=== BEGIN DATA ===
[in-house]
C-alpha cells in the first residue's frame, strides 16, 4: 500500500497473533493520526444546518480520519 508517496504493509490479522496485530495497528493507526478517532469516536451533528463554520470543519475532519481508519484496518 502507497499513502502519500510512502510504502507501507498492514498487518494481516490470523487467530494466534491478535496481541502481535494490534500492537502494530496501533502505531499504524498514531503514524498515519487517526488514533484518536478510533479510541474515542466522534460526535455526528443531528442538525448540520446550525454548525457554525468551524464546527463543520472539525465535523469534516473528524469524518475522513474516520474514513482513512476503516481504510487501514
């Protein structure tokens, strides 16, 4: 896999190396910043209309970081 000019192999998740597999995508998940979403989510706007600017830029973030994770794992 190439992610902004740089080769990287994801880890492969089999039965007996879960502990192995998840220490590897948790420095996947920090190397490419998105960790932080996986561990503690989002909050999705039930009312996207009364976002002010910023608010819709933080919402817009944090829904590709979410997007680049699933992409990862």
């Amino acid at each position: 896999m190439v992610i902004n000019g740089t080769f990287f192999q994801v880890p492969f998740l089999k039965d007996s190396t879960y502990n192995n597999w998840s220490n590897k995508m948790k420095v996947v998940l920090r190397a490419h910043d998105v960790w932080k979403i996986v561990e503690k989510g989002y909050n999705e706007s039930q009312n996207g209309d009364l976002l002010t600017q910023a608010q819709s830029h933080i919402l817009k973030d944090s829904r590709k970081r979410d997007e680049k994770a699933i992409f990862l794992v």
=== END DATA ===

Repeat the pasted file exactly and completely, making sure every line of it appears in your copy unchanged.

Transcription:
[in-house]
C-alpha cells in the first residue's frame, strides 16, 4: 500500500497473533493520526444546518480520519 508517496504493509490479522496485530495497528493507526478517532469516536451533528463554520470543519475532519481508519484496518 502507497499513502502519500510512502510504502507501507498492514498487518494481516490470523487467530494466534491478535496481541502481535494490534500492537502494530496501533502505531499504524498514531503514524498515519487517526488514533484518536478510533479510541474515542466522534460526535455526528443531528442538525448540520446550525454548525457554525468551524464546527463543520472539525465535523469534516473528524469524518475522513474516520474514513482513512476503516481504510487501514
């Protein structure tokens, strides 16, 4: 896999190396910043209309970081 000019192999998740597999995508998940979403989510706007600017830029973030994770794992 190439992610902004740089080769990287994801880890492969089999039965007996879960502990192995998840220490590897948790420095996947920090190397490419998105960790932080996986561990503690989002909050999705039930009312996207009364976002002010910023608010819709933080919402817009944090829904590709979410997007680049699933992409990862």
């Amino acid at each position: 896999m190439v992610i902004n000019g740089t080769f990287f192999q994801v880890p492969f998740l089999k039965d007996s190396t879960y502990n192995n597999w998840s220490n590897k995508m948790k420095v996947v998940l920090r190397a490419h910043d998105v960790w932080k979403i996986v561990e503690k989510g989002y909050n999705e706007s039930q009312n996207g209309d009364l976002l002010t600017q910023a608010q819709s830029h933080i919402l817009k973030d944090s829904r590709k970081r979410d997007e680049k994770a699933i992409f990862l794992v």